How far will independent HOA principalities go in usurping police powers

In this Illinois case, Poris v. Lake Holiday POA, the HOA was held to unlawfully assume civil police powers.  Here’s the extent to which the HOA gave the false impression of municipal police officials and their legitimate use of police powers. The private HOA security officer detained the homeowner for about 4 minutes while checking his license info, but admitted he was not a cop.

 The following covenants can easily be viewed as an intentional impersonation of municipal police powers. Note the similarity in verbiage to civil government criminal code and authority (paragraph numbers are from the court’s opinion).


 ¶ 5 The board is authorized to adopt rules and regulations that the board deems necessary for the best interests of the Association and its members. The board promulgated several rules pertinent to this case. The board adopted a rule authorizing “private security officers” to enforce the Board’s rules and regulations, including the power to “issue citations for violations.” Another rule prohibits members from obstructing officers:

 “No person shall knowingly resist or obstruct the performance by one known to the person to be a public safety officer of any authorized act within his or her official capacity. No person shall fail or refuse to comply with any lawful order or direction of any public safety officer authorized by the Lake Holiday Property Owners Association. A request to examine personal identification, such as a driver’s license, in addition to a member’s amenity pass shall be honored. CLASS A VIOLATION.”

¶ 6 The board also approved a rule to regulate speed on Lake Holiday property: “Unless otherwise posted, the speed limit on all Lake Holiday roads shall be 25 miles per hour. Speed limits shall be strictly enforced. Violations from 1 to 10 mph over the posted speed limit are CLASS C VIOLATIONS. From 11 to 15 mph over the posted speed limit are CLASS B violations. From 16 mph or over the posted limit are CLASS A VIOLATIONS.”

 A Class A violation carries a $200 penalty for a first offense. A Class B violation is punishable by a $100 fine for a first offense. The fine for a Class C violation is $50 for a first offense.

 ¶ 7,(in part)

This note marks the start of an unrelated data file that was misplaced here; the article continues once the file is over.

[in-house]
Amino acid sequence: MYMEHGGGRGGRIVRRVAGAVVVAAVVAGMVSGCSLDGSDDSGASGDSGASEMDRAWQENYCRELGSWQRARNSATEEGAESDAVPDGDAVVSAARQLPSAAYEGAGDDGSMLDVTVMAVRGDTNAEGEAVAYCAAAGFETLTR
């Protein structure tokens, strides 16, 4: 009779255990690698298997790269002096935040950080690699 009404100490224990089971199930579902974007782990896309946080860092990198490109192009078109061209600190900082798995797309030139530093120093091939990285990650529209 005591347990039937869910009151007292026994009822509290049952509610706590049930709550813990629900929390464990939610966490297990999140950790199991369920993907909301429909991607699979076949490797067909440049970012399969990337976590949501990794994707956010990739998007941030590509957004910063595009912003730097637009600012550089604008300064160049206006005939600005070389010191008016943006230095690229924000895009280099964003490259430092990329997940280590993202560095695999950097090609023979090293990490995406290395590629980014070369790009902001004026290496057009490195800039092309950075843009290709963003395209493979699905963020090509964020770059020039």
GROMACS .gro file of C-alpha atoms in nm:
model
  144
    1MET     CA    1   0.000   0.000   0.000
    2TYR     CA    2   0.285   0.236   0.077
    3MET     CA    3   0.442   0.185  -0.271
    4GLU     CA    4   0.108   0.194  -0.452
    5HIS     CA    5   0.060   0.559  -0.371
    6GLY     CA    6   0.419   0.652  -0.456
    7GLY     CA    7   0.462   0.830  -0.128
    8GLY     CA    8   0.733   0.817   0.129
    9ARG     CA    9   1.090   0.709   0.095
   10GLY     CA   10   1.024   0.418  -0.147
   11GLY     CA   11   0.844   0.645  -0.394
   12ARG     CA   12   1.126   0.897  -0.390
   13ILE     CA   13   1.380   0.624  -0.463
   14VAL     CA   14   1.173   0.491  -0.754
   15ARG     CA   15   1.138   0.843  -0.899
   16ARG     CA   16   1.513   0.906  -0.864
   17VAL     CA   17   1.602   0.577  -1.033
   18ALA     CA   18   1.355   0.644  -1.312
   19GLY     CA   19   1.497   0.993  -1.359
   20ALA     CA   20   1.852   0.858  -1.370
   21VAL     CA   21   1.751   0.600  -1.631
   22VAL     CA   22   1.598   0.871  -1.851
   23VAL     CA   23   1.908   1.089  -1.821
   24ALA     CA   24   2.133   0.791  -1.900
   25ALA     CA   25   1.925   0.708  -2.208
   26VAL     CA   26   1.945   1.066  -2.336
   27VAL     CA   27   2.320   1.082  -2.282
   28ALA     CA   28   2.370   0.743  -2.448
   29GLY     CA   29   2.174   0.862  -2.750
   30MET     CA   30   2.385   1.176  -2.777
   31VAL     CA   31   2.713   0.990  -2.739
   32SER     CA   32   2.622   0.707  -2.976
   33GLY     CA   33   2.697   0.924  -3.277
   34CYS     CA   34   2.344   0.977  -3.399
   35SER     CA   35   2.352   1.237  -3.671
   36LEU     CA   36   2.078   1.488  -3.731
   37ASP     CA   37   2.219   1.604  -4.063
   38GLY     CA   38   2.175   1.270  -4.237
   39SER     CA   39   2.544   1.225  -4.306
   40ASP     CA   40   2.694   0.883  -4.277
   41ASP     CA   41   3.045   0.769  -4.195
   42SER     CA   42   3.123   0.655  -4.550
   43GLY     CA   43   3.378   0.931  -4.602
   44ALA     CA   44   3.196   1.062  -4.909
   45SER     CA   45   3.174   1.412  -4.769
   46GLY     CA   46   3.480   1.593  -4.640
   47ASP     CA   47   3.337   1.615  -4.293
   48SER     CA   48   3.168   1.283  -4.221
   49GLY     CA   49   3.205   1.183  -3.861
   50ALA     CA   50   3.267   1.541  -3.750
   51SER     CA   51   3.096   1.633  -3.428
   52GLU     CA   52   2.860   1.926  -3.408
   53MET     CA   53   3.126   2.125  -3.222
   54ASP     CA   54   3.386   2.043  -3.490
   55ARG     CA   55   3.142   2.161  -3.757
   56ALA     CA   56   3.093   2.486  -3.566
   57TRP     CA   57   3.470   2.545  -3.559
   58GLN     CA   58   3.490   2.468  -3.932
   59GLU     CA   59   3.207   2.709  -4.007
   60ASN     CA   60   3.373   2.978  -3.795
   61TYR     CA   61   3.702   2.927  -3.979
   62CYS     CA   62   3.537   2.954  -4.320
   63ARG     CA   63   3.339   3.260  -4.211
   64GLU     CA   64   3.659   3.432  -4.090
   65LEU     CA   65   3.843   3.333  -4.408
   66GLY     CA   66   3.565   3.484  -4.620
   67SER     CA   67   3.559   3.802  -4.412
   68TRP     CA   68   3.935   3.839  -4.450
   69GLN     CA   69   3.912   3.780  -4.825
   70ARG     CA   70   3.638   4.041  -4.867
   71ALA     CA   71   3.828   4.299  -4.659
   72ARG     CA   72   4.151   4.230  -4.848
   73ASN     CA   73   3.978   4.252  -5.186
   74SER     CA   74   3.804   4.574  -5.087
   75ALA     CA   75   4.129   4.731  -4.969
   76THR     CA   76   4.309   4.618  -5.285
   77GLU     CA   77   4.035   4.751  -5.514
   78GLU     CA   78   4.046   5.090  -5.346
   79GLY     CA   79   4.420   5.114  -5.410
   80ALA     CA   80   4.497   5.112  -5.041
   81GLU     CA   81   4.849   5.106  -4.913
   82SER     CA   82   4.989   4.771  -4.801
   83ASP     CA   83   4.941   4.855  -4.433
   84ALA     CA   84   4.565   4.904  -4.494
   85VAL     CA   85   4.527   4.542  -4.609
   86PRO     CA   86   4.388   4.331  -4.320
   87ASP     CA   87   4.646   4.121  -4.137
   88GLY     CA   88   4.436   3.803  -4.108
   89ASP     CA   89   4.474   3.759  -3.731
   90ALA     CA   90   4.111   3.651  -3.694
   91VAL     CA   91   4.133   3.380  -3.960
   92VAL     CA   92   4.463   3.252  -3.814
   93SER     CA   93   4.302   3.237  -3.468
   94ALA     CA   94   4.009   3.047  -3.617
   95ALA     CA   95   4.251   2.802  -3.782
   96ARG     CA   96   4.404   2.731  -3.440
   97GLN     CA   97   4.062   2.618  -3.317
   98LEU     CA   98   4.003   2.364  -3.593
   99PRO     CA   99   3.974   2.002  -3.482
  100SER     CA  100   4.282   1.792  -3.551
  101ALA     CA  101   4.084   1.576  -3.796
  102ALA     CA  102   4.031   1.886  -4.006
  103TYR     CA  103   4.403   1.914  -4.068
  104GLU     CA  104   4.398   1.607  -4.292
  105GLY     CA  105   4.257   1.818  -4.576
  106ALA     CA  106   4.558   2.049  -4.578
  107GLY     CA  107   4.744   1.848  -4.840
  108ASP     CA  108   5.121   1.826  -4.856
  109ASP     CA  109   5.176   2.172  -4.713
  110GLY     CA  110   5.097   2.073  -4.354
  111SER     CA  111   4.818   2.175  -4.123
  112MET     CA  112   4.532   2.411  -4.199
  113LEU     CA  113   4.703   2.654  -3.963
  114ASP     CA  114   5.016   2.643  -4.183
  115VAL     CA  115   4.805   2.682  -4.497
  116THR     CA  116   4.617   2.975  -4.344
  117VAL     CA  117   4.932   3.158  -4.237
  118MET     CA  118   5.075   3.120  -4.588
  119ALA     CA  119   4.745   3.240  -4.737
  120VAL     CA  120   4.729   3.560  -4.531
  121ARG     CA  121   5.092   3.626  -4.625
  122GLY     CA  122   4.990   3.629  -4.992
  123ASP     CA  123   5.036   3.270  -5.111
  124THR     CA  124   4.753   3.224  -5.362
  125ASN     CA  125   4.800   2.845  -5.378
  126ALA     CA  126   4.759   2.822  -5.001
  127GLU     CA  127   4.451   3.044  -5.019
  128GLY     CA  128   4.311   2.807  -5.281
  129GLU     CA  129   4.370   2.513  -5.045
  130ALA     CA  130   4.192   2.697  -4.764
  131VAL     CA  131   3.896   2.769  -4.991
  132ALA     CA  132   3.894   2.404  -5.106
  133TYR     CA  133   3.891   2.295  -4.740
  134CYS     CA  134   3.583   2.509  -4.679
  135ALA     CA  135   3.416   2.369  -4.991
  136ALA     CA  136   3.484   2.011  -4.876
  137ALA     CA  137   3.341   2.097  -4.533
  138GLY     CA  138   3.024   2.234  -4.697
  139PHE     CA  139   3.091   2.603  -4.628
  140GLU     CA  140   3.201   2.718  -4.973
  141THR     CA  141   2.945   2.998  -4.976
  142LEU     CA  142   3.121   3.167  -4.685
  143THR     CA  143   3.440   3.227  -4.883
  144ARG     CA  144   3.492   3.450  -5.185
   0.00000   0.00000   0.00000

All officers are required to wear a badge, uniform and “duty belt.” A “duty belt” may “include weapons that the officer is certified to carry on duty.”

 [end covenants]

 ¶ 16 Neither Clifford nor any employees of the Association’s security department have been given police powers by the La Salle County sheriff’s office. Clifford has never been given any authority or permission by any police agency or the La Salle County Board to stop vehicles, use overhead lights, use radar to measure the speed of vehicles or make audio and video recordings on Association property.

 ¶ 28 The security officers employed by the Association are attempting to assert police powers. They have neither the right nor the power to do so. They have only those powers that ordinary citizens have. See Perry, 27 Ill. App. 3d at 239. The practice of stopping and detaining drivers for Association rule violations is unlawful.

 ¶ 35 The Association is not a commercial enterprise in the business of “keeping people secure and free from danger.” Rather, it is a property owners’ association created “[t]o promote and enhance the civic and social interest of the owners of real estate in Lake Holiday Development in so far as those interests relate to the maintenance of Lake Holiday.” Thus, the Association is not a “security company.”

 ¶ 53 Here, Podnar activated his overhead lights, causing plaintiff to pull over and stop. Podnar exited his vehicle, wearing a uniform, badge and duty belt containing weapons. He told plaintiff to wait in his car and took possession of plaintiff’s driver’s license. Plaintiff remained in his car for several minutes until Podnar returned his driver’s license, issued him a citation and told him he was free to leave.

 ¶ 54 Under these facts, plaintiff was restrained by Podnar. . . . Since plaintiff’s liberty was restrained, the first element of false imprisonment was met.

 Poris v. Lake Holiday, 2012 Ill. App. LEXIS 42; 2012 IL App (3d) 110131 (Jan 24, 2012)

 See commentary by Evan McKenzie at Case shines light on how much power private security has when policing neighborhoods (Feb. 24, 2012),


Published in: on February 24, 2012 at 3:49 pm  Comments (1)  
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  1. […] I call your attention to the killing of a 17 year-old in a gated Florida HOA by an armed HOA security guard who is not even a police officer.  Read this report and judge for yourself:  Shooter of Trayvon Martin a habitual caller to cops.  By what authority do HOA governments usurp legitimate public government police powers to stop and detain others?  A recent Illinois court says that stopping and detaining, no less shooting others, was a violation of government authority. See How far will independent HOA principalities go in usurping police powers. […]

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